Britain's prestigious Man Booker Prize for Fiction announced its shortlist of six novels today—and Portland's Patrick deWitt made the cut with his second book, The Sisters Brothers.

This means deWitt, whose British Columbian birth makes him eligible for the literary honor as a citizen of the Commonwealth, will travel to London in October to hear whether he or one of five other finalists—including Julian Barnes—will take home the Man Booker. (Previous winners include Salman Rushdie, Kingsley Amis and Margaret Atwood.)

We're almost certain this makes deWitt the first Oregon resident to receive this honor—but The Guardian reports that The Sisters Brothers is also the first Western ever shortlisted.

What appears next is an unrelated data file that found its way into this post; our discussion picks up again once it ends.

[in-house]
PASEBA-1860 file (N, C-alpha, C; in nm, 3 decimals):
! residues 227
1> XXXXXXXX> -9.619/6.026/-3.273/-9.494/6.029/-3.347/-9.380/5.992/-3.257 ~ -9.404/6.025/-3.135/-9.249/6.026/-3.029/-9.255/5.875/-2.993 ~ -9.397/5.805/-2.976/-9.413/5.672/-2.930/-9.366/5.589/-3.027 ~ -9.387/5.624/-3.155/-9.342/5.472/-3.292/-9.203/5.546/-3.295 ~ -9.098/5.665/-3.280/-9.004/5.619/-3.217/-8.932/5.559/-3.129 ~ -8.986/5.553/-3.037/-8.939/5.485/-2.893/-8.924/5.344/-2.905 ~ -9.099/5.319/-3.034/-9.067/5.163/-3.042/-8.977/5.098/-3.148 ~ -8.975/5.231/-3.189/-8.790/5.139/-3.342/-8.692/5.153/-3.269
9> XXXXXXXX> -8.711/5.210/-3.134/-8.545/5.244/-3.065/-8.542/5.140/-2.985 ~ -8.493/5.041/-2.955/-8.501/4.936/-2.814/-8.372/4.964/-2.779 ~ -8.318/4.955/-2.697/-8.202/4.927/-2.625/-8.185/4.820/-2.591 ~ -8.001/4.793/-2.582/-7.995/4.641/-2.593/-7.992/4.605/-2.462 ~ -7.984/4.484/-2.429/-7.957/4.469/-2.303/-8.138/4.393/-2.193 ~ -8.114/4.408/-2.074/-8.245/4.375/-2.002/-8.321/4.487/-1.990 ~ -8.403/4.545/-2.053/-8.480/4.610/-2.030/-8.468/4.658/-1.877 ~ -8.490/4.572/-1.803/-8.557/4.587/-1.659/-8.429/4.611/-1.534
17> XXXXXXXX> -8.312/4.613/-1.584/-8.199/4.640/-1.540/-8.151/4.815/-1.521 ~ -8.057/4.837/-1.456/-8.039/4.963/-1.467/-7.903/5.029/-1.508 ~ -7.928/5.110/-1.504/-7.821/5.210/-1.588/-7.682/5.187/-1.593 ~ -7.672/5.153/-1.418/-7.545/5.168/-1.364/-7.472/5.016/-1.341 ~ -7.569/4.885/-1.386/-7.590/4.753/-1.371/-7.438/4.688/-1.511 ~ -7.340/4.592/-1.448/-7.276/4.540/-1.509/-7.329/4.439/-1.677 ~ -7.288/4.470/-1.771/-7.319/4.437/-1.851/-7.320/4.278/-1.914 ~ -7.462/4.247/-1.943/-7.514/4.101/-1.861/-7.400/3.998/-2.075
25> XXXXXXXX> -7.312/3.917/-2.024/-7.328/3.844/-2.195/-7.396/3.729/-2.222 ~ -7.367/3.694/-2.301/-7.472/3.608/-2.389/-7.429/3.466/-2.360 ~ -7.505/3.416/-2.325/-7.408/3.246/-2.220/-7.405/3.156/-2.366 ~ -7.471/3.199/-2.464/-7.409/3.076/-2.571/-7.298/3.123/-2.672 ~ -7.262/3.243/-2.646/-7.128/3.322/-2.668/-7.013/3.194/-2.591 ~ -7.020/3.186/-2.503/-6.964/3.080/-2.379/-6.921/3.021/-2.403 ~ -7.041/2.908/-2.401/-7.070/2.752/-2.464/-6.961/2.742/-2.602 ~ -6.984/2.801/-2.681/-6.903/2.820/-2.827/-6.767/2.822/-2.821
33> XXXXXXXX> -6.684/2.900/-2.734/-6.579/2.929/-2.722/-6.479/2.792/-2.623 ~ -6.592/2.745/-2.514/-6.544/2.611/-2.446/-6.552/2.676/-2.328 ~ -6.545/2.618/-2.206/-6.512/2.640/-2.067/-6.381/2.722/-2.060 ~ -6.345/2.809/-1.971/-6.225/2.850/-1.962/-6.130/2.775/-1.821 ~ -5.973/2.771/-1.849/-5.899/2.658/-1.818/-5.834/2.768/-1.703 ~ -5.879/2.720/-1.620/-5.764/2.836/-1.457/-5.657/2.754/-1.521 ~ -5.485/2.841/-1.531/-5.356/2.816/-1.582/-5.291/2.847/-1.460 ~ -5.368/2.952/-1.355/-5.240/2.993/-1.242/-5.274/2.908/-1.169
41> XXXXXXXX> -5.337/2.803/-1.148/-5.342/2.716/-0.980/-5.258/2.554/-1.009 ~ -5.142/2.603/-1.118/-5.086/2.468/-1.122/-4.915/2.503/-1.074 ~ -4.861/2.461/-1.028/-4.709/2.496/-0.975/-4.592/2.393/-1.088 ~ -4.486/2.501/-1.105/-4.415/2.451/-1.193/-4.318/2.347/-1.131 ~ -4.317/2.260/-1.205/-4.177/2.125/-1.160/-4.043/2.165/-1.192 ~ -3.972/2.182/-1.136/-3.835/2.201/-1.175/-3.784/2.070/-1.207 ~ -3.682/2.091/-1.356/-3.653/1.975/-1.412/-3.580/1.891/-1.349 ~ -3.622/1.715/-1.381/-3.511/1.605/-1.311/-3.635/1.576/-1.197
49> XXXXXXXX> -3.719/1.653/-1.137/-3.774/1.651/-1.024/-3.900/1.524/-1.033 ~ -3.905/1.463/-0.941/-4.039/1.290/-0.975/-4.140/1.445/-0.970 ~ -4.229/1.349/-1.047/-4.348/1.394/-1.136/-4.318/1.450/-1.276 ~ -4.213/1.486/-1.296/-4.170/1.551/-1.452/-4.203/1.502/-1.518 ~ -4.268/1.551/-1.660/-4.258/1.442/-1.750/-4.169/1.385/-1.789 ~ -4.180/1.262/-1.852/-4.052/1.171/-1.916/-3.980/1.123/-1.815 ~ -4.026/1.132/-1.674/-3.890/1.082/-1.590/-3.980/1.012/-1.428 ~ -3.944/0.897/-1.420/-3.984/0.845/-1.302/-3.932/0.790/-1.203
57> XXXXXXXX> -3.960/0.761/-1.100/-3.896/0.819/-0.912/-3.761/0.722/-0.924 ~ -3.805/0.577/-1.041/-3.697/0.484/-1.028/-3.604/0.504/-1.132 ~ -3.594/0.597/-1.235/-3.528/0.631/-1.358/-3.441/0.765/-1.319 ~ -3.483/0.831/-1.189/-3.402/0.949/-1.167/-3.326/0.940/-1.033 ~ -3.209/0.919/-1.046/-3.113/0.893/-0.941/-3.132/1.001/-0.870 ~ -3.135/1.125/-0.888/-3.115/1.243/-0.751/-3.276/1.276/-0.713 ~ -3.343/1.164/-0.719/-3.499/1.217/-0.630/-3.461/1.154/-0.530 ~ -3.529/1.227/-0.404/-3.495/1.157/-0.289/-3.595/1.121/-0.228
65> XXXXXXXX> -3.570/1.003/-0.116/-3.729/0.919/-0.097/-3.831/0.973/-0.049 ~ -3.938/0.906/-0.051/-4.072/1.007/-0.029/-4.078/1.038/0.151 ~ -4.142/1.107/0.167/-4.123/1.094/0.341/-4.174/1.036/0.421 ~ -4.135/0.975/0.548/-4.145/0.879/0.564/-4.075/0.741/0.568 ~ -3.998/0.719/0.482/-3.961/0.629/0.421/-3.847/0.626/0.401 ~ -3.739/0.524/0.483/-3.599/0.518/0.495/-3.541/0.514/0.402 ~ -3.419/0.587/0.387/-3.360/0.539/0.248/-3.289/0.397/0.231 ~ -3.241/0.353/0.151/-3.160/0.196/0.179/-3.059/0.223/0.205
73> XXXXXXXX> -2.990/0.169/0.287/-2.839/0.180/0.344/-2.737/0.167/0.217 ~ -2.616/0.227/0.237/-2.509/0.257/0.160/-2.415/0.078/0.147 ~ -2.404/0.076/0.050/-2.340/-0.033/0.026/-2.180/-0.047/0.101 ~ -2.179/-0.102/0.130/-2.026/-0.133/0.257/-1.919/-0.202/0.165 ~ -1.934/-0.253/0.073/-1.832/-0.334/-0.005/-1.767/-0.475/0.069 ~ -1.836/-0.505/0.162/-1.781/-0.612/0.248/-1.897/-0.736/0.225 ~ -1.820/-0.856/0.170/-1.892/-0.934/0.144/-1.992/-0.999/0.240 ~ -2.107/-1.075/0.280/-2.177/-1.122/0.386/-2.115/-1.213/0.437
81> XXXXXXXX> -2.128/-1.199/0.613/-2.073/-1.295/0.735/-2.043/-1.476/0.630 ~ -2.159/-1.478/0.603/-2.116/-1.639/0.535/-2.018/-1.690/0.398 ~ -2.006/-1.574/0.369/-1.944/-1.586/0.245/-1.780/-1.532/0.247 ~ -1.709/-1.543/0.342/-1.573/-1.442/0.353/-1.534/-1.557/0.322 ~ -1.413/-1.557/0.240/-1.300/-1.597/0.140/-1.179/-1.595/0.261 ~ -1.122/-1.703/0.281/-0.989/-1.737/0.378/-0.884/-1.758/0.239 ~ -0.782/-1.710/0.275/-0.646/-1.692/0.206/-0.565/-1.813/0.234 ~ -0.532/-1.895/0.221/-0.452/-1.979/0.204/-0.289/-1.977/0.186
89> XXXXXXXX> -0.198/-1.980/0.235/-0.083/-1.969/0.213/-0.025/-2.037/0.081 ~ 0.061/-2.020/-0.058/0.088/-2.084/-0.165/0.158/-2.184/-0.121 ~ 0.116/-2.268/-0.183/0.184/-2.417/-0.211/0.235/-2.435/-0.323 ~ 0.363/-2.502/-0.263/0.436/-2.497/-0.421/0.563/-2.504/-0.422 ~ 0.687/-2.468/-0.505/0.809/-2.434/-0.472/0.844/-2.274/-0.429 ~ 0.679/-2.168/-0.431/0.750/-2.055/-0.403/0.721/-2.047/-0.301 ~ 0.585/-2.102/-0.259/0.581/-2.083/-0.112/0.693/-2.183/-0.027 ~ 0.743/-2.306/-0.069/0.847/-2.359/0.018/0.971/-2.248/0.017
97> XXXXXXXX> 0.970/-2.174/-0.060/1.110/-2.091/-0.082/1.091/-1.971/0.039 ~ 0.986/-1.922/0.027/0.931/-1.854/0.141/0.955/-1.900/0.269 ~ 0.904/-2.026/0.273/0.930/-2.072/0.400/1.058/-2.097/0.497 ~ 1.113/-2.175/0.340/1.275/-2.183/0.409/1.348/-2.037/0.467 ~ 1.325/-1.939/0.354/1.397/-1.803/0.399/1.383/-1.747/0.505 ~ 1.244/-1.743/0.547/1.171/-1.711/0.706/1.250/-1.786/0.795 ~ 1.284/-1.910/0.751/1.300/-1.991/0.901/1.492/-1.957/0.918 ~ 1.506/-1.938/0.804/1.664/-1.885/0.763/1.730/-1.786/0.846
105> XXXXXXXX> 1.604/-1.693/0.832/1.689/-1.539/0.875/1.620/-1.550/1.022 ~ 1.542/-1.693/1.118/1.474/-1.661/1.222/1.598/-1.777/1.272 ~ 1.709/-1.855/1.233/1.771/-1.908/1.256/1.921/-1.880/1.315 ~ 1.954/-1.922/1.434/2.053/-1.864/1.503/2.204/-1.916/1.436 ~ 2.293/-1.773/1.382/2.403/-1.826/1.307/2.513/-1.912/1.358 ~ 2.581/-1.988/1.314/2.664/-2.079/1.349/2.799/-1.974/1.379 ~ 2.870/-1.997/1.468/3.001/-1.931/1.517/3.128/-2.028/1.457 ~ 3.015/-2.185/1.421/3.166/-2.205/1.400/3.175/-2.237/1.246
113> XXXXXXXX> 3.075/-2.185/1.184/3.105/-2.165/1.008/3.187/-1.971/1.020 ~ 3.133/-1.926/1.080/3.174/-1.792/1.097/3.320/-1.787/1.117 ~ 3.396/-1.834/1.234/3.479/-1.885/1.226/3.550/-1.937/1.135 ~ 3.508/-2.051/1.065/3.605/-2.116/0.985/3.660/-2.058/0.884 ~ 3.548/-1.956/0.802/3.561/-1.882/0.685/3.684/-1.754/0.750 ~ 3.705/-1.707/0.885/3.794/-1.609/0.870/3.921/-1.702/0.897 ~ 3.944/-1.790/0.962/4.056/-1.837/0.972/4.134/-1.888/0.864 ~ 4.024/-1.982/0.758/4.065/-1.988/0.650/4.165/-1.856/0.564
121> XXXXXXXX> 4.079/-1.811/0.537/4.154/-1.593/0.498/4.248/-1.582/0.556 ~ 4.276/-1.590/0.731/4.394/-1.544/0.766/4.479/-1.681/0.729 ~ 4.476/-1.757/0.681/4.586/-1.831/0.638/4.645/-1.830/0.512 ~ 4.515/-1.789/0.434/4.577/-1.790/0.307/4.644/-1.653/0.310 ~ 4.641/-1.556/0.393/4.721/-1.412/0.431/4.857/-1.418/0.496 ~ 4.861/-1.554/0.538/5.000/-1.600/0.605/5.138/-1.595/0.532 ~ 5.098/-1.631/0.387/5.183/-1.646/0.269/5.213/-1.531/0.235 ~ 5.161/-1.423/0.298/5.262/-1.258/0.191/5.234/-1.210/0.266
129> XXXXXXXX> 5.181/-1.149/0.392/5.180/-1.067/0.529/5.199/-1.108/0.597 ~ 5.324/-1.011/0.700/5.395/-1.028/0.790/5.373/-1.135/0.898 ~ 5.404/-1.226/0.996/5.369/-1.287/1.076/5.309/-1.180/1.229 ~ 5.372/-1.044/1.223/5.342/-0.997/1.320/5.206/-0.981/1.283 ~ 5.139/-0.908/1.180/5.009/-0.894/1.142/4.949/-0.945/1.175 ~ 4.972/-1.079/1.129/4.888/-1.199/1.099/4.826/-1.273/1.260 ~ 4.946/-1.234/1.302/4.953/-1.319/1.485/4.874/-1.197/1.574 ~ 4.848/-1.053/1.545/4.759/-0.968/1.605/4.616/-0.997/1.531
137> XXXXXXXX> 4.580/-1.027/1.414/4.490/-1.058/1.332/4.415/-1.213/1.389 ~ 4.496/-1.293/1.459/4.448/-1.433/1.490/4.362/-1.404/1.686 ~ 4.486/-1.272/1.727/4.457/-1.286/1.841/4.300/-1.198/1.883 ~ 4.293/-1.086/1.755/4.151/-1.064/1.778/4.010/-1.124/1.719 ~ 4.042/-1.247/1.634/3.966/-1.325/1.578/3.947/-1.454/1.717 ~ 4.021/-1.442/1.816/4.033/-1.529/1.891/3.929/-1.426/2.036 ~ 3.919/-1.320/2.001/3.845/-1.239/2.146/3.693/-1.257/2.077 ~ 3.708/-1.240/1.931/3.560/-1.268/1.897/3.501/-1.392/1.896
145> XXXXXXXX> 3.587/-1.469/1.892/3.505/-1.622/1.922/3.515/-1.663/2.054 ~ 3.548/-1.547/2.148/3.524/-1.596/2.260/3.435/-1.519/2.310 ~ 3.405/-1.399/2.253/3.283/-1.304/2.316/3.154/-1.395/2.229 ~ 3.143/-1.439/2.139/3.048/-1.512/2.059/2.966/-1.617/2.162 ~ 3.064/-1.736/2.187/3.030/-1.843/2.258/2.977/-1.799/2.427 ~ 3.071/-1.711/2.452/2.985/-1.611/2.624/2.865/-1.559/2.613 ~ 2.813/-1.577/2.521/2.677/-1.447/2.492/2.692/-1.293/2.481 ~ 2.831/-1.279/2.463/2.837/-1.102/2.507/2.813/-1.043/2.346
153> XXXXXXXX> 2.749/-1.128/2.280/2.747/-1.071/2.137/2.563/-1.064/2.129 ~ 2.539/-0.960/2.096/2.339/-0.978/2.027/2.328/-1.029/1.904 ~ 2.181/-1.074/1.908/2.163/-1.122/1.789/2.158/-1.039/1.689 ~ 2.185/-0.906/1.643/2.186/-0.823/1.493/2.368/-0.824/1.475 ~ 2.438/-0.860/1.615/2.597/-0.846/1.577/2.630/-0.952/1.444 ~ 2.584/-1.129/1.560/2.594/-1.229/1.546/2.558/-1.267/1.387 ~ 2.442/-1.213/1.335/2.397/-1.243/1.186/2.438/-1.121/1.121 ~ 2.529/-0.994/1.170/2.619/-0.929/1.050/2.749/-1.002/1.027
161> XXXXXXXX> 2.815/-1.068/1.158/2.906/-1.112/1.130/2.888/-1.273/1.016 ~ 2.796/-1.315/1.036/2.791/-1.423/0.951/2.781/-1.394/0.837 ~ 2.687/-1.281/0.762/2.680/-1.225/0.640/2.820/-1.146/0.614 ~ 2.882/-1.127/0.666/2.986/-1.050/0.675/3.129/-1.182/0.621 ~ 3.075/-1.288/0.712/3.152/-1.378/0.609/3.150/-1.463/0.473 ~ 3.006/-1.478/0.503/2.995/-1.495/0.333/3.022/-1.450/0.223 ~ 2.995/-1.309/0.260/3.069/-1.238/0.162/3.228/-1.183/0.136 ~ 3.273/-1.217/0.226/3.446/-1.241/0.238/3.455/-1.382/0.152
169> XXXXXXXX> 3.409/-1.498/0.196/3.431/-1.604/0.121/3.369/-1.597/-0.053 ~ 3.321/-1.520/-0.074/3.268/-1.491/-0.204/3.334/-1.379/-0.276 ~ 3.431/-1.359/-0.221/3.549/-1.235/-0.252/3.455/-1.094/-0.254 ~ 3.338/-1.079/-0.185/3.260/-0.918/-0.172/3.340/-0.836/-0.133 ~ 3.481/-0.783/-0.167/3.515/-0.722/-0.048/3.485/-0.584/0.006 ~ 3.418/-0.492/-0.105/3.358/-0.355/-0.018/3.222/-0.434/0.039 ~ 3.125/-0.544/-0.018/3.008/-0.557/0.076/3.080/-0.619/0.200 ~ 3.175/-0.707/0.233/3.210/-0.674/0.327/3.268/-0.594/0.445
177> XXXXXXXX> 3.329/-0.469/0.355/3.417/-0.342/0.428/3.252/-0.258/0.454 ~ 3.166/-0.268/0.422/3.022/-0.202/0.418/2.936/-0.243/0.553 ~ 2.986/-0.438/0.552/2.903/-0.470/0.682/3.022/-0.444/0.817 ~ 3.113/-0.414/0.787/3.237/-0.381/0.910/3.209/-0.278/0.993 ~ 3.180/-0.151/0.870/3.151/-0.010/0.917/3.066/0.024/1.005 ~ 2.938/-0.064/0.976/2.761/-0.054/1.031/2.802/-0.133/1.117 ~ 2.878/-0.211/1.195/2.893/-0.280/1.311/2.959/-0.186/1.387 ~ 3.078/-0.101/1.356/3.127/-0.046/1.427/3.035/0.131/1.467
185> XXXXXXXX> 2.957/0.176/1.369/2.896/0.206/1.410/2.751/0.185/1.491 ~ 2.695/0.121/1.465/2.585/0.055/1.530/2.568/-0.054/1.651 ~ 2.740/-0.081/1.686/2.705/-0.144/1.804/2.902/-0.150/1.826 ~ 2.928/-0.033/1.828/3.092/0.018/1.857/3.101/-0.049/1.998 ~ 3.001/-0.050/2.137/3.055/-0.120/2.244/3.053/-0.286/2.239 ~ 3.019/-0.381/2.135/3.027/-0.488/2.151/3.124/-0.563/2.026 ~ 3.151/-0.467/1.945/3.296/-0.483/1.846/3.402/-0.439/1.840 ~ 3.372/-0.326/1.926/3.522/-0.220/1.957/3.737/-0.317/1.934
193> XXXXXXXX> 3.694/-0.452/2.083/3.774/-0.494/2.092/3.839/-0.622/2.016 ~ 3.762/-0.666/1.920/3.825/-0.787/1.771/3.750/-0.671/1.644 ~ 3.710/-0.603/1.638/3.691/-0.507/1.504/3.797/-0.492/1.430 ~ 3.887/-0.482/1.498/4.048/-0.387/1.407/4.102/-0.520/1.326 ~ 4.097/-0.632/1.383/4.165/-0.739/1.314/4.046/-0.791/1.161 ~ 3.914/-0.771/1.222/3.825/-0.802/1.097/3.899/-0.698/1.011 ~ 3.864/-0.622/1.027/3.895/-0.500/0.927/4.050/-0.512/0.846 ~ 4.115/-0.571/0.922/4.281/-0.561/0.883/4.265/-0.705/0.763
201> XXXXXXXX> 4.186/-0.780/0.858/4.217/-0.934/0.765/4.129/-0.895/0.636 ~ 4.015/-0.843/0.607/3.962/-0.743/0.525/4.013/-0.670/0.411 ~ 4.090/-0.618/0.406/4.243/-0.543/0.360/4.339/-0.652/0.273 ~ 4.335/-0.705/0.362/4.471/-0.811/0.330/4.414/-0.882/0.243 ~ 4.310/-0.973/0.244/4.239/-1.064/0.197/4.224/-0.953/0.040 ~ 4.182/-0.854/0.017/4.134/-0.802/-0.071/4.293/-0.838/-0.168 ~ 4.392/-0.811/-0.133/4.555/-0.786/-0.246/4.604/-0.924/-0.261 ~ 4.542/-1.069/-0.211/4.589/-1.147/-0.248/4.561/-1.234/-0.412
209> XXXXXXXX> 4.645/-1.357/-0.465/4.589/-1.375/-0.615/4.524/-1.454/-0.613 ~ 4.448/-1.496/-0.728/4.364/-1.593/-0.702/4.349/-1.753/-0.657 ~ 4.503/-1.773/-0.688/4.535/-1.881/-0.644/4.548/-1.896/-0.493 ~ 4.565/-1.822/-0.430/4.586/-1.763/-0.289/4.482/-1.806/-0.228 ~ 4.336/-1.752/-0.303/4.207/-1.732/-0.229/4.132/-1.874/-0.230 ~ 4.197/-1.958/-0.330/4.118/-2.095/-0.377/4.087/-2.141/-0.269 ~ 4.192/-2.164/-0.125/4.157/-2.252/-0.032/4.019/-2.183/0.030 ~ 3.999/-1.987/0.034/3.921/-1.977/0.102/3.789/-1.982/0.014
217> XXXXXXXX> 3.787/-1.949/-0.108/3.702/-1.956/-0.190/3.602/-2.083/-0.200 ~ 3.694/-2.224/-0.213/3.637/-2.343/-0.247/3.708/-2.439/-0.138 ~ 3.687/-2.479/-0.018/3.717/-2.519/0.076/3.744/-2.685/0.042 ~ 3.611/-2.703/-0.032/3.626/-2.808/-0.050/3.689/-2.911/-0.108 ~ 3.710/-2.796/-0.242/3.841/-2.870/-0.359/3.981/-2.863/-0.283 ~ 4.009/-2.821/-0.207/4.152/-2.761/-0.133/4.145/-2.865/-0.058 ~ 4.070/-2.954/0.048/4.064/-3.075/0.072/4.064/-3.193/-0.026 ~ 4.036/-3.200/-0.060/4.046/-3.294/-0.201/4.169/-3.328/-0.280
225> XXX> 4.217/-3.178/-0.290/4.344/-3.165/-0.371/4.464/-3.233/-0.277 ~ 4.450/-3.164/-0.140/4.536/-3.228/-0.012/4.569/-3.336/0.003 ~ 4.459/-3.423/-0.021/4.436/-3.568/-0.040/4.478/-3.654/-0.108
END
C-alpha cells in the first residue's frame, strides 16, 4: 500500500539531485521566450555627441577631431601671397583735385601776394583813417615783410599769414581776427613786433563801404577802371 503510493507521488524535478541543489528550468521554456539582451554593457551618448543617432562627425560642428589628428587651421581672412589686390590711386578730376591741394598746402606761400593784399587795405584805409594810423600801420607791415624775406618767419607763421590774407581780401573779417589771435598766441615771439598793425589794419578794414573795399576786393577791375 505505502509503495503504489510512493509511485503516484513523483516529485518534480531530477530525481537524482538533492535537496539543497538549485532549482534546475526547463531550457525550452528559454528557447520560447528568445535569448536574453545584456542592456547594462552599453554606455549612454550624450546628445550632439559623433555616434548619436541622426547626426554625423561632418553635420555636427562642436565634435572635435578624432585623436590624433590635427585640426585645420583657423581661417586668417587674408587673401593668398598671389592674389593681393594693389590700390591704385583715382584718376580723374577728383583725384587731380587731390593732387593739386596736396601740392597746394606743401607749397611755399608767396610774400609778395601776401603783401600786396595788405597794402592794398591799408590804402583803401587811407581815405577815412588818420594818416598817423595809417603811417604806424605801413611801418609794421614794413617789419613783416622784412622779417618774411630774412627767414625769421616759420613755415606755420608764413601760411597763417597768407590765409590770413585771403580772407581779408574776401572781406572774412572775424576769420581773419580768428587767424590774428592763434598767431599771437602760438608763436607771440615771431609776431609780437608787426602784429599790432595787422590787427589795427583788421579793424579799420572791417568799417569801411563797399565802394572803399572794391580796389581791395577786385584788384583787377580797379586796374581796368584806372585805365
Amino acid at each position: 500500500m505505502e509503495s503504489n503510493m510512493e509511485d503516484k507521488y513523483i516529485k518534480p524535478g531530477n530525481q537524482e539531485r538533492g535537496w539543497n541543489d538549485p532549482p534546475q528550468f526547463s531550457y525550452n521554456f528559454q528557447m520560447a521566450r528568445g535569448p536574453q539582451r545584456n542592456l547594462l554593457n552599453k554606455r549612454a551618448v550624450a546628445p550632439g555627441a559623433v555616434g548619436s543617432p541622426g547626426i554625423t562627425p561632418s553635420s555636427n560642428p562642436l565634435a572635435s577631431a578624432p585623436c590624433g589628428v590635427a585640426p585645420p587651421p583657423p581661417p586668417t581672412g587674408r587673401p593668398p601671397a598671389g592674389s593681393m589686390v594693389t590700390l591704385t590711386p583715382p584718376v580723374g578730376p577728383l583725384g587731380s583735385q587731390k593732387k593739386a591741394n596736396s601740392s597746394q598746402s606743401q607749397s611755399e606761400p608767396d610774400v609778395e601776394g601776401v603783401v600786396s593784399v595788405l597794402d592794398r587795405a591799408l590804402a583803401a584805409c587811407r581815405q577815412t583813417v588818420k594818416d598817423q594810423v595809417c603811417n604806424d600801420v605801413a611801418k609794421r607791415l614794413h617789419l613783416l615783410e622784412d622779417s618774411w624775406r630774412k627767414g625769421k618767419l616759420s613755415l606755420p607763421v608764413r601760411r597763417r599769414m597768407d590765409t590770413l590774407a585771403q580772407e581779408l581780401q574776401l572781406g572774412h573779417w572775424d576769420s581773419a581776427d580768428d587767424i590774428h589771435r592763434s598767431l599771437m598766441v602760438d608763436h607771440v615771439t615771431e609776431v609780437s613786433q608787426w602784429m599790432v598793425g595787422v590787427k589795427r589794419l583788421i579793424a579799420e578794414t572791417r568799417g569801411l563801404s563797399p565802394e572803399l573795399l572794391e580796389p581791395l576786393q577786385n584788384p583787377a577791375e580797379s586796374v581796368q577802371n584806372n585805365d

"Inevitably it was hard to whittle down the longlist to six titles," Dame Stella Rimington said in a press release that we probably wouldn't bother quoting except that her name is Dame Stella Rimington. "We were sorry to lose some great books. But, when push came to shove, we quickly agreed that these six very different titles were the best."

WW obtained an exclusive interview with deWitt last month, where he admitted: "I've never really thought of my work as being far-reaching enough to be included on lists like that." Read the Q&A here.